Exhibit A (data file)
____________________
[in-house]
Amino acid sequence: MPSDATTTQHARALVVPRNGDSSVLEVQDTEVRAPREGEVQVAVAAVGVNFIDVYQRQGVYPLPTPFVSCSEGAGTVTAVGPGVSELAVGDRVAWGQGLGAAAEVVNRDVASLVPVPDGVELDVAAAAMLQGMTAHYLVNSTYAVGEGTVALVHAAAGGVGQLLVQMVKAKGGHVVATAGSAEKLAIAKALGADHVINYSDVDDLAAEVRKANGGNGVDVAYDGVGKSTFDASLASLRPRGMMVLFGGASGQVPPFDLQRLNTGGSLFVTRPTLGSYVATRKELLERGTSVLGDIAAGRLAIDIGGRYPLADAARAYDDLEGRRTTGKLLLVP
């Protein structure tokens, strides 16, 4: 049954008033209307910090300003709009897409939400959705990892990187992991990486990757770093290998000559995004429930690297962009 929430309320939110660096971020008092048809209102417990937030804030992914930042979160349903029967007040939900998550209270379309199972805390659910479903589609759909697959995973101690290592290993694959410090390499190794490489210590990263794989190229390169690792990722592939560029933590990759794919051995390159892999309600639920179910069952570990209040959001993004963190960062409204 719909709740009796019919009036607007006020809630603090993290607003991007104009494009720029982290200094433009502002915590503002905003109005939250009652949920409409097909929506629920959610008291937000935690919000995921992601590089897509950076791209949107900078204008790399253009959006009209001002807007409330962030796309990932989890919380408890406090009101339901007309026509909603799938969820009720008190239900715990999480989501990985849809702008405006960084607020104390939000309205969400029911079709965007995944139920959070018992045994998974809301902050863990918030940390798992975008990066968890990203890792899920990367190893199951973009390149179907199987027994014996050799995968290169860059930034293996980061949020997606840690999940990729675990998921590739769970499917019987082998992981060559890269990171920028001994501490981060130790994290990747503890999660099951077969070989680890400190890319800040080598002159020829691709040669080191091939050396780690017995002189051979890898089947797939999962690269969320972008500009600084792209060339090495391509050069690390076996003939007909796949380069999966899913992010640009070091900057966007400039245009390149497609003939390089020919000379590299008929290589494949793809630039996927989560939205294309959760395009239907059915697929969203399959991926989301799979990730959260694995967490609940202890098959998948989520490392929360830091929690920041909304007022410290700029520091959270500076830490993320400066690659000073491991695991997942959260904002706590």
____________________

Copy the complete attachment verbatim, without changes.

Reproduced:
[in-house]
Amino acid sequence: MPSDATTTQHARALVVPRNGDSSVLEVQDTEVRAPREGEVQVAVAAVGVNFIDVYQRQGVYPLPTPFVSCSEGAGTVTAVGPGVSELAVGDRVAWGQGLGAAAEVVNRDVASLVPVPDGVELDVAAAAMLQGMTAHYLVNSTYAVGEGTVALVHAAAGGVGQLLVQMVKAKGGHVVATAGSAEKLAIAKALGADHVINYSDVDDLAAEVRKANGGNGVDVAYDGVGKSTFDASLASLRPRGMMVLFGGASGQVPPFDLQRLNTGGSLFVTRPTLGSYVATRKELLERGTSVLGDIAAGRLAIDIGGRYPLADAARAYDDLEGRRTTGKLLLVP
């Protein structure tokens, strides 16, 4: 049954008033209307910090300003709009897409939400959705990892990187992991990486990757770093290998000559995004429930690297962009 929430309320939110660096971020008092048809209102417990937030804030992914930042979160349903029967007040939900998550209270379309199972805390659910479903589609759909697959995973101690290592290993694959410090390499190794490489210590990263794989190229390169690792990722592939560029933590990759794919051995390159892999309600639920179910069952570990209040959001993004963190960062409204 719909709740009796019919009036607007006020809630603090993290607003991007104009494009720029982290200094433009502002915590503002905003109005939250009652949920409409097909929506629920959610008291937000935690919000995921992601590089897509950076791209949107900078204008790399253009959006009209001002807007409330962030796309990932989890919380408890406090009101339901007309026509909603799938969820009720008190239900715990999480989501990985849809702008405006960084607020104390939000309205969400029911079709965007995944139920959070018992045994998974809301902050863990918030940390798992975008990066968890990203890792899920990367190893199951973009390149179907199987027994014996050799995968290169860059930034293996980061949020997606840690999940990729675990998921590739769970499917019987082998992981060559890269990171920028001994501490981060130790994290990747503890999660099951077969070989680890400190890319800040080598002159020829691709040669080191091939050396780690017995002189051979890898089947797939999962690269969320972008500009600084792209060339090495391509050069690390076996003939007909796949380069999966899913992010640009070091900057966007400039245009390149497609003939390089020919000379590299008929290589494949793809630039996927989560939205294309959760395009239907059915697929969203399959991926989301799979990730959260694995967490609940202890098959998948989520490392929360830091929690920041909304007022410290700029520091959270500076830490993320400066690659000073491991695991997942959260904002706590």